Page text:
In 1921 Tulsa's Greenwood District, known then as the nation's "Black Wall Street," was one of the most prosperous African American communities in the United States. But on May 31 of that year, a white mob, inflamed by rumors that a young Black man had attempted to rape a white teenage girl, invaded Greenwood. By the end of the following day, thousands of homes and businesses lay in ashes, and perhaps as many as three hundred people were dead.

Tulsa, 1921 shines new light into the shadows that have long been cast over this extraordinary instance of racial violence. With the clarity and descriptive power of a veteran journalist, author Randy Krehbiel digs deep into the events and their aftermath and investigates decades-old questions about the local culture at the root of what one writer has called a white-led pogrom.

Krehbiel analyzes local newspaper accounts in an unprecedented effort to gain insight into the minds of contemporary Tulsans. In the process he considers how the Tulsa World, the Tulsa Tribune, and other publications contributed to the circumstances that led to the disaster and helped solidify enduring white justifications for it. Some historians have dismissed local newspapers as too biased to be of value for an honest account, but by contextualizing their reports, Krehbiel renders Tulsa's papers an invaluable resource, highlighting the influence of news media on our actions in the present and our memories of the past.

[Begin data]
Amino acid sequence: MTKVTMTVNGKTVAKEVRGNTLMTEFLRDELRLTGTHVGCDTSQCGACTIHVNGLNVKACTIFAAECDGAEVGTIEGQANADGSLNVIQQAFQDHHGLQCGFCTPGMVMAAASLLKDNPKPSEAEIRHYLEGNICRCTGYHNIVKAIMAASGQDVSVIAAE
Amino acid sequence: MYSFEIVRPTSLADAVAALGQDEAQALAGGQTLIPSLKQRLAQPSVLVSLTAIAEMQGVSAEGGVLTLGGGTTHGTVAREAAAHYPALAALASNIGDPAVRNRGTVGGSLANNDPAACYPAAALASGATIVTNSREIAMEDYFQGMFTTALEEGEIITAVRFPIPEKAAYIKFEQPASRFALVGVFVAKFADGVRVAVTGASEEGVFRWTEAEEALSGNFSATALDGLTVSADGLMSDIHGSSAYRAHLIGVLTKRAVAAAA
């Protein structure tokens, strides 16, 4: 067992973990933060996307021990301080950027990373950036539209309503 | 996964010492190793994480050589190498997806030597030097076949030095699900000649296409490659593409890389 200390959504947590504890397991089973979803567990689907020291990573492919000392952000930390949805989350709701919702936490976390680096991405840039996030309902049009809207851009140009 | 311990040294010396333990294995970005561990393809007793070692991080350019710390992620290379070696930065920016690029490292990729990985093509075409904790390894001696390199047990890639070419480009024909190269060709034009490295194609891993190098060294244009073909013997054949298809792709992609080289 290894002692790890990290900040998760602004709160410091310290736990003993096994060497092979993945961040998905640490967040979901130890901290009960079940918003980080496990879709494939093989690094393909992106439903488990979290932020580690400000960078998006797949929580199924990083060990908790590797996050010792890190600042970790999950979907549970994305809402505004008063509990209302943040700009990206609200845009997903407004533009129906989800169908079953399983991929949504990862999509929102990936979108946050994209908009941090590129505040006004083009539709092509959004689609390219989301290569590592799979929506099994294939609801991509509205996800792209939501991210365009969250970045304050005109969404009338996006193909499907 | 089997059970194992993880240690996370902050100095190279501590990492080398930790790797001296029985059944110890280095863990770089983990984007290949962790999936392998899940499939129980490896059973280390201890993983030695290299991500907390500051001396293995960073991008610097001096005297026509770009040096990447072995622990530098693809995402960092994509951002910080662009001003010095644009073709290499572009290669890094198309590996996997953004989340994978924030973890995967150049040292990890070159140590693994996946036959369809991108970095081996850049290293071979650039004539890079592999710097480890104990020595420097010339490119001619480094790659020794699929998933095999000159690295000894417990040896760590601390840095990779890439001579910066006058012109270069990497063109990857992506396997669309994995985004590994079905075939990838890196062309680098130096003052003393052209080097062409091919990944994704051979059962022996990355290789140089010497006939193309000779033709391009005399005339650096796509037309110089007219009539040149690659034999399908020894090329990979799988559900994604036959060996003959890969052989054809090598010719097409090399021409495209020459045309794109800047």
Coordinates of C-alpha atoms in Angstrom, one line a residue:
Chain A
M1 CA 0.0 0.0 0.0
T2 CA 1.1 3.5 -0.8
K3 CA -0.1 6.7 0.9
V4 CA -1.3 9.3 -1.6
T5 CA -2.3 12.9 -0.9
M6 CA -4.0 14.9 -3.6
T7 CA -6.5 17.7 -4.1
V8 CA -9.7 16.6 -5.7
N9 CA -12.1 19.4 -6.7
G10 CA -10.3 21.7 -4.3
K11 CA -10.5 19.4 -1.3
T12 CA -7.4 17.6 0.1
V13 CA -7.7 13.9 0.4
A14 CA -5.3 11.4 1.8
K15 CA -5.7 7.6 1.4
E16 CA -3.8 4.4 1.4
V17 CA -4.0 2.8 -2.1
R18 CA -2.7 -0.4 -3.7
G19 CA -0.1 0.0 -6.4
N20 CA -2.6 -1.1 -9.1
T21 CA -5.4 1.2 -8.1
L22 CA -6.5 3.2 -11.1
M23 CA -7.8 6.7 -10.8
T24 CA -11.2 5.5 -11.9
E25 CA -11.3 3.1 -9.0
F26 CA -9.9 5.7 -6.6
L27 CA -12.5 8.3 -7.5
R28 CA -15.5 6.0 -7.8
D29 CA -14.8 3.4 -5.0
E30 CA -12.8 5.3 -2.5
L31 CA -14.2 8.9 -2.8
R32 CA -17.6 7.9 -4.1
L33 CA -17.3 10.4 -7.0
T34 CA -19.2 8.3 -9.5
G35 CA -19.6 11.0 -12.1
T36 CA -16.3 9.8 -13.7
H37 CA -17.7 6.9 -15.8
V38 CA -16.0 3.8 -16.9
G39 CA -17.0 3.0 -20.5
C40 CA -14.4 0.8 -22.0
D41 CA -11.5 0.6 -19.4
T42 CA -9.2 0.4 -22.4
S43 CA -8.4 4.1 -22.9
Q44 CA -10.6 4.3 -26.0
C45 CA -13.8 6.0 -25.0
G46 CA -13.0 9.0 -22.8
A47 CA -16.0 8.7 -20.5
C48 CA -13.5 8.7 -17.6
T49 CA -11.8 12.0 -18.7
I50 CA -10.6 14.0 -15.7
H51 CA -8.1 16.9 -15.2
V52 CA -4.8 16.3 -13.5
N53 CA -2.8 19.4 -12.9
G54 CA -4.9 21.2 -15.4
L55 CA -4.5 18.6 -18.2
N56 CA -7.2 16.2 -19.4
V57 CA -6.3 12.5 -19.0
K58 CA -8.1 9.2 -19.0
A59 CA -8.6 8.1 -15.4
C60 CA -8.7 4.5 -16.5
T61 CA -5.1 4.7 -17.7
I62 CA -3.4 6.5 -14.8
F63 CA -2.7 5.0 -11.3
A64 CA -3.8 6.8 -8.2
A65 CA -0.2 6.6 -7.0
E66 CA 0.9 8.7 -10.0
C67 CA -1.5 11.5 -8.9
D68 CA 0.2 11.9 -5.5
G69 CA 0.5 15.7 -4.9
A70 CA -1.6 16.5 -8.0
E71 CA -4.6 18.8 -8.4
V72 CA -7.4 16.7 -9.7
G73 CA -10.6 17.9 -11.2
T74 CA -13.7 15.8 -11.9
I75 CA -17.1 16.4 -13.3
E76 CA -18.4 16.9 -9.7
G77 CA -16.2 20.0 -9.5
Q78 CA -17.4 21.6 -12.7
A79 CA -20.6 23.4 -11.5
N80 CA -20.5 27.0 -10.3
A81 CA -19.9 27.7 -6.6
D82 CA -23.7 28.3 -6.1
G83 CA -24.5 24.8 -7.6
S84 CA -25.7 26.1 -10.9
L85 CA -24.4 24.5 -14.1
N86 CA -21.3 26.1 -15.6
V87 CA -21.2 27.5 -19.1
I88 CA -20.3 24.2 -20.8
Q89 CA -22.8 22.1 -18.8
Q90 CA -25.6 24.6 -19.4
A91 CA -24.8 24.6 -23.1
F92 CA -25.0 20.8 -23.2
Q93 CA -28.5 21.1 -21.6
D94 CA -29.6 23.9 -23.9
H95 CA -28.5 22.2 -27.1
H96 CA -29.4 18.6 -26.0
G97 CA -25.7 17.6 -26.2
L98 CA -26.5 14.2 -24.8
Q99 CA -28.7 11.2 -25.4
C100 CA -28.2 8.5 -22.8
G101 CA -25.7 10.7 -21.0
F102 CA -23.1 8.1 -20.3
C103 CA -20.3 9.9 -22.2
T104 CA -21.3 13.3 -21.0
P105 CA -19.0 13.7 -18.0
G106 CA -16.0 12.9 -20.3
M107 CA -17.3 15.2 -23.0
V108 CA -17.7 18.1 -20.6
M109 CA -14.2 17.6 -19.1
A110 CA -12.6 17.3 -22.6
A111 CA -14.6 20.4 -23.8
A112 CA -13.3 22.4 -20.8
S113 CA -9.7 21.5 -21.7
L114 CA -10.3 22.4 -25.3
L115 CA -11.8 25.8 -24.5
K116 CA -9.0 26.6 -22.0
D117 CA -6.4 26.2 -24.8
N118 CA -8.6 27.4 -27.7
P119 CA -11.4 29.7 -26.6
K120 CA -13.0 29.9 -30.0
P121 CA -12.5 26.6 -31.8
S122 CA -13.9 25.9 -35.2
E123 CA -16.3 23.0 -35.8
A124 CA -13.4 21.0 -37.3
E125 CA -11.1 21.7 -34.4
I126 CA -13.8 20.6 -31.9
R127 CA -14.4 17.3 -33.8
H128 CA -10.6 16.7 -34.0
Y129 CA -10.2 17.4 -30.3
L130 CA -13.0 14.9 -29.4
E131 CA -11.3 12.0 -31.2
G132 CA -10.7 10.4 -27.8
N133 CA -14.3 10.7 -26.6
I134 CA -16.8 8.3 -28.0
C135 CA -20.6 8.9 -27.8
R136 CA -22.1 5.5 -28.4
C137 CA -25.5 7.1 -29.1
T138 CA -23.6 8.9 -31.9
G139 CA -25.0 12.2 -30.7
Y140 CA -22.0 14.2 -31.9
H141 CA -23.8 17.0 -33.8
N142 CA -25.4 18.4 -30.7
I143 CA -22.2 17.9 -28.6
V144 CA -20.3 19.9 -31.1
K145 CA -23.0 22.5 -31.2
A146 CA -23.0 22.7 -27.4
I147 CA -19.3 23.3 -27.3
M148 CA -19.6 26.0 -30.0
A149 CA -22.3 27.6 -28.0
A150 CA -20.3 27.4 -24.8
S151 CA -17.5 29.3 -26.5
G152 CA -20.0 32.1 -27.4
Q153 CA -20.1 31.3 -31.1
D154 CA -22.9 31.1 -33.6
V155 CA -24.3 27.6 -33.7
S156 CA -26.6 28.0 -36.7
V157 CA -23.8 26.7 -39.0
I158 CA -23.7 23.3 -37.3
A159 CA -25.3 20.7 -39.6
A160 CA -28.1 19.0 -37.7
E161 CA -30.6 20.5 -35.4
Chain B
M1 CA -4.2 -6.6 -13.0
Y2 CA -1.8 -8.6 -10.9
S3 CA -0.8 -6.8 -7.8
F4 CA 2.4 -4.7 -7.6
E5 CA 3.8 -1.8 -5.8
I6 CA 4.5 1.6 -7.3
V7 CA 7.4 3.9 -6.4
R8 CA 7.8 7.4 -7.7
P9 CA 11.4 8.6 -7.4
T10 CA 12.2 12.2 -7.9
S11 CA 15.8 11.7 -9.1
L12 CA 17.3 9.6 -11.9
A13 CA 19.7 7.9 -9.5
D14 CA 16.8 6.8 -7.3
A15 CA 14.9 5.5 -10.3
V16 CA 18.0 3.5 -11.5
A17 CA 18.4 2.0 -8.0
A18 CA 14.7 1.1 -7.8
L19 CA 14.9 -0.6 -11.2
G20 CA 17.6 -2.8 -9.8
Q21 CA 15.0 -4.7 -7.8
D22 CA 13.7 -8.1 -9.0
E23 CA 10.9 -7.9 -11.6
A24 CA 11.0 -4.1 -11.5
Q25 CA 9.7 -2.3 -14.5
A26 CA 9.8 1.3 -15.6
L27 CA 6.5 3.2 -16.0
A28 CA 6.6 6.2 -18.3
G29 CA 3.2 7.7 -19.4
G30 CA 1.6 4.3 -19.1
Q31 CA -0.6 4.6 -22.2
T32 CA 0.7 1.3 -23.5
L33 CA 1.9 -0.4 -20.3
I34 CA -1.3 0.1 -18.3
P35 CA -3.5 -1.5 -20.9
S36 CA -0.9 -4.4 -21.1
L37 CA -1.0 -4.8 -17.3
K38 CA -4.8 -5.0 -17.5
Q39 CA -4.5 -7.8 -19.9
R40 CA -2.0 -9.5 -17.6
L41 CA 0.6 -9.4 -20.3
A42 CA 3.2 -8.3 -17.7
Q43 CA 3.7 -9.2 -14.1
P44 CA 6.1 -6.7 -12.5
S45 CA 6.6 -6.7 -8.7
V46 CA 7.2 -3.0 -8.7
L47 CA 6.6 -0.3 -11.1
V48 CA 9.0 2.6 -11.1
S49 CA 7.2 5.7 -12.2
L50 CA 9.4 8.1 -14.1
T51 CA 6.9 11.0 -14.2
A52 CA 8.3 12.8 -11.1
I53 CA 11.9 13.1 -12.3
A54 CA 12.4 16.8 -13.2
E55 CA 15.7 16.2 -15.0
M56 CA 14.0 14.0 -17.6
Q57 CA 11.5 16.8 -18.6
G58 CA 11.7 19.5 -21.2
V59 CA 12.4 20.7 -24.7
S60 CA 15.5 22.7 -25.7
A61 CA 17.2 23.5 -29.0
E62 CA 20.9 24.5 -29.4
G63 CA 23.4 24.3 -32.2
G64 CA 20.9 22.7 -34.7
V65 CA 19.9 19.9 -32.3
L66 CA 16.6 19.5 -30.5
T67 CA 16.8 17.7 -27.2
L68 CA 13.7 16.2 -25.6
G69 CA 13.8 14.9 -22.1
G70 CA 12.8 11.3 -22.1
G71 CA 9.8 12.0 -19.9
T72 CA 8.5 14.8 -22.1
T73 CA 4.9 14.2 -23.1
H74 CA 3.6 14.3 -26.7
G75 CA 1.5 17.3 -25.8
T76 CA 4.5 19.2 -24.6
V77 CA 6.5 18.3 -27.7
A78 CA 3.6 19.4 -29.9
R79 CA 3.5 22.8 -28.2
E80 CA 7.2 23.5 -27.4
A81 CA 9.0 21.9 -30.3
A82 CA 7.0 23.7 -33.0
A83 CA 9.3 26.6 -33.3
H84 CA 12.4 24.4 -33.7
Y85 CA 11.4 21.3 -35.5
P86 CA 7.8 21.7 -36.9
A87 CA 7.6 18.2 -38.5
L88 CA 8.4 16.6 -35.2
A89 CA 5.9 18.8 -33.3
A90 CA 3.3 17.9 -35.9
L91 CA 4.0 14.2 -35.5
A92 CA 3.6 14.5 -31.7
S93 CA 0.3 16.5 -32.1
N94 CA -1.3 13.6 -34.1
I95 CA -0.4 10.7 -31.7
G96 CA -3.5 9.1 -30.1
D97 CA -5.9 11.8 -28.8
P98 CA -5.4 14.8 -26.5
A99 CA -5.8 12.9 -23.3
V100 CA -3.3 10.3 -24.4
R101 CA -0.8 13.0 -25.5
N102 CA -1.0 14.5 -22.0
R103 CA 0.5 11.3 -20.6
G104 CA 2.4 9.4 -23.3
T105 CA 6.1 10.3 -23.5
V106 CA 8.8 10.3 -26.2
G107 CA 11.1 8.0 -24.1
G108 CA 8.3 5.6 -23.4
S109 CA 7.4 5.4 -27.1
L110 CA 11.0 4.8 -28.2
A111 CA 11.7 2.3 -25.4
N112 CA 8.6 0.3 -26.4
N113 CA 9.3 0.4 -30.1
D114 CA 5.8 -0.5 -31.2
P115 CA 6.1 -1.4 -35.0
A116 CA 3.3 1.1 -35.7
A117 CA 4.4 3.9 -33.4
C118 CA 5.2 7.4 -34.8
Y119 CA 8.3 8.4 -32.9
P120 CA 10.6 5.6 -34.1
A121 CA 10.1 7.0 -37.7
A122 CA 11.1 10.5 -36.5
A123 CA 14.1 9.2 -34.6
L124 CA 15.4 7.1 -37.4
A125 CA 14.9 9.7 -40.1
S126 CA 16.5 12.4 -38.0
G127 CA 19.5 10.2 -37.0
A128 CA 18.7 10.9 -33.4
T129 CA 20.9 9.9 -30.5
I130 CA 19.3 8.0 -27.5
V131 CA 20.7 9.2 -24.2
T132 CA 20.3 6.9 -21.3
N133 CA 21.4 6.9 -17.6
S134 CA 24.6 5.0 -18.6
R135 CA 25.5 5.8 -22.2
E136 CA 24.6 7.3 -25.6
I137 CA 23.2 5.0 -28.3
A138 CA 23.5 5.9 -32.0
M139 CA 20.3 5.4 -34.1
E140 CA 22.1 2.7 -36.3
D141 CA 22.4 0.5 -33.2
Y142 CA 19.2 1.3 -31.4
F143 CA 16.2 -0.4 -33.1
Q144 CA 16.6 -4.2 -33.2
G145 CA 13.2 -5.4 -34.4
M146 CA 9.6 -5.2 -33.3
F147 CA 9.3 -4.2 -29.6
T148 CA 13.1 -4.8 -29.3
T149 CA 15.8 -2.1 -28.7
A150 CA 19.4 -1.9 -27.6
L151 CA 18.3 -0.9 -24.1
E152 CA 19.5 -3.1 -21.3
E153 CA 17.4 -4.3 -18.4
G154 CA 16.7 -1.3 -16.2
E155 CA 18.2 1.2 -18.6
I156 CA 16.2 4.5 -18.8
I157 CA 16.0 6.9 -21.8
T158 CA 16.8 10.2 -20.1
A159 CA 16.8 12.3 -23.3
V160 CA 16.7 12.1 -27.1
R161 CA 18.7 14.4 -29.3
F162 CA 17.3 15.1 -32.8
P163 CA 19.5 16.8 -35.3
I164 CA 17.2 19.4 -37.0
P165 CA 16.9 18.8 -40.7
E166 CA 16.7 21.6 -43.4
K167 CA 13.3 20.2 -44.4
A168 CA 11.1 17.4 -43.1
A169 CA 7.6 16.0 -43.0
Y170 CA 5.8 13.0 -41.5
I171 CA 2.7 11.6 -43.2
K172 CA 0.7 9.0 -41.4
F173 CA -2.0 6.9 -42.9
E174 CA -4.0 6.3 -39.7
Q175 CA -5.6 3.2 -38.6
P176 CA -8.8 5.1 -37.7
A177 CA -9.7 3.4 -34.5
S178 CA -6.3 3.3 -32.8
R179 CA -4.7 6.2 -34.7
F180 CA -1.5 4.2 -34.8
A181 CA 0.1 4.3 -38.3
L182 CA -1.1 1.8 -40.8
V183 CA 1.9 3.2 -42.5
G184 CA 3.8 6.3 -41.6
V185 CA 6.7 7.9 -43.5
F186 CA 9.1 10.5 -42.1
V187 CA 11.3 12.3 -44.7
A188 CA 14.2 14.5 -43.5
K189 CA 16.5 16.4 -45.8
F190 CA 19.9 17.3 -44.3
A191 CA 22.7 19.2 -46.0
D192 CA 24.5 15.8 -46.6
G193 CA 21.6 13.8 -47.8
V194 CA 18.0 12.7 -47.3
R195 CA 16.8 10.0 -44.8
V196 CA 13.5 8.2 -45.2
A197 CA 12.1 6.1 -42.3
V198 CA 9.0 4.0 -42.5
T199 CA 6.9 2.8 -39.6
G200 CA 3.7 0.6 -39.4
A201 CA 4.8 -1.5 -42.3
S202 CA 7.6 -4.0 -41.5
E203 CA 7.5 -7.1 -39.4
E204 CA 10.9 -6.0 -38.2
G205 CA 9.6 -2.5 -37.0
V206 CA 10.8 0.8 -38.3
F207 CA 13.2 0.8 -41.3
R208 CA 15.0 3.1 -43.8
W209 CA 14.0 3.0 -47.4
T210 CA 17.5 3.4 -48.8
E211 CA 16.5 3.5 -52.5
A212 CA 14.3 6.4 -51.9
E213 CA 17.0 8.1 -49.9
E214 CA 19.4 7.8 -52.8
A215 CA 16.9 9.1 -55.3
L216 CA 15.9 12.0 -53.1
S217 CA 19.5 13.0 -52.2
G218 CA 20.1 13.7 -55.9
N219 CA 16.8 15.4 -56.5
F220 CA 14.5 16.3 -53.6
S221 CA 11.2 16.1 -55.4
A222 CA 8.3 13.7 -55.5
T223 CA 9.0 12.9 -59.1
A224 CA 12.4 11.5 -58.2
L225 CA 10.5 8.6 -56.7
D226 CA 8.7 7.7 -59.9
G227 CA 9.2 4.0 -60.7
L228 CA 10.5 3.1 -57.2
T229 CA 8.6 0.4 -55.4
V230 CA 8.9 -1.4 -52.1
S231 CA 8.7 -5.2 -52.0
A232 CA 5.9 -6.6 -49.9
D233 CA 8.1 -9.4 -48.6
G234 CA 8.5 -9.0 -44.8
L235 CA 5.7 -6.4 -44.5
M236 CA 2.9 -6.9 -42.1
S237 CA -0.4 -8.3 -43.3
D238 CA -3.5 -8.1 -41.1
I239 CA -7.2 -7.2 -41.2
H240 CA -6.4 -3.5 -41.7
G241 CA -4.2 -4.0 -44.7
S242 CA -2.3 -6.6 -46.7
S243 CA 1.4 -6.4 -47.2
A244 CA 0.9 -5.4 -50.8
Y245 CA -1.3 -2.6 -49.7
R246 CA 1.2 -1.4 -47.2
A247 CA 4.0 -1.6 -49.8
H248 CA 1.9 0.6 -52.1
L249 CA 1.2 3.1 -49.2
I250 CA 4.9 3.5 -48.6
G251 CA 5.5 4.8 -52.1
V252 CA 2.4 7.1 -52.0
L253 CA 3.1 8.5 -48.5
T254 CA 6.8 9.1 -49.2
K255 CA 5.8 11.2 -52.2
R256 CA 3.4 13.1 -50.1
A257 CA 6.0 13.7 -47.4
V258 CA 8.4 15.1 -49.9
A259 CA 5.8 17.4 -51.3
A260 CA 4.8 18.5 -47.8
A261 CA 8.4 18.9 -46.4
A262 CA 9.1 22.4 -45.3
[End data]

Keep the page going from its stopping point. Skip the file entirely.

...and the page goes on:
The Tulsa Massacre was a result of racial animosity and mistrust within a culture of political and economic corruption. In its wake, Black Tulsans were denied redress and even the right to rebuild on their own property, yet they ultimately prevailed and even prospered despite systemic racism and the rise during the 1920s of the second Ku Klux Klan. As Krehbiel considers the context and consequences of the violence and devastation, he asks, Has the city--indeed, the nation--exorcised the prejudices that led to this tragedy?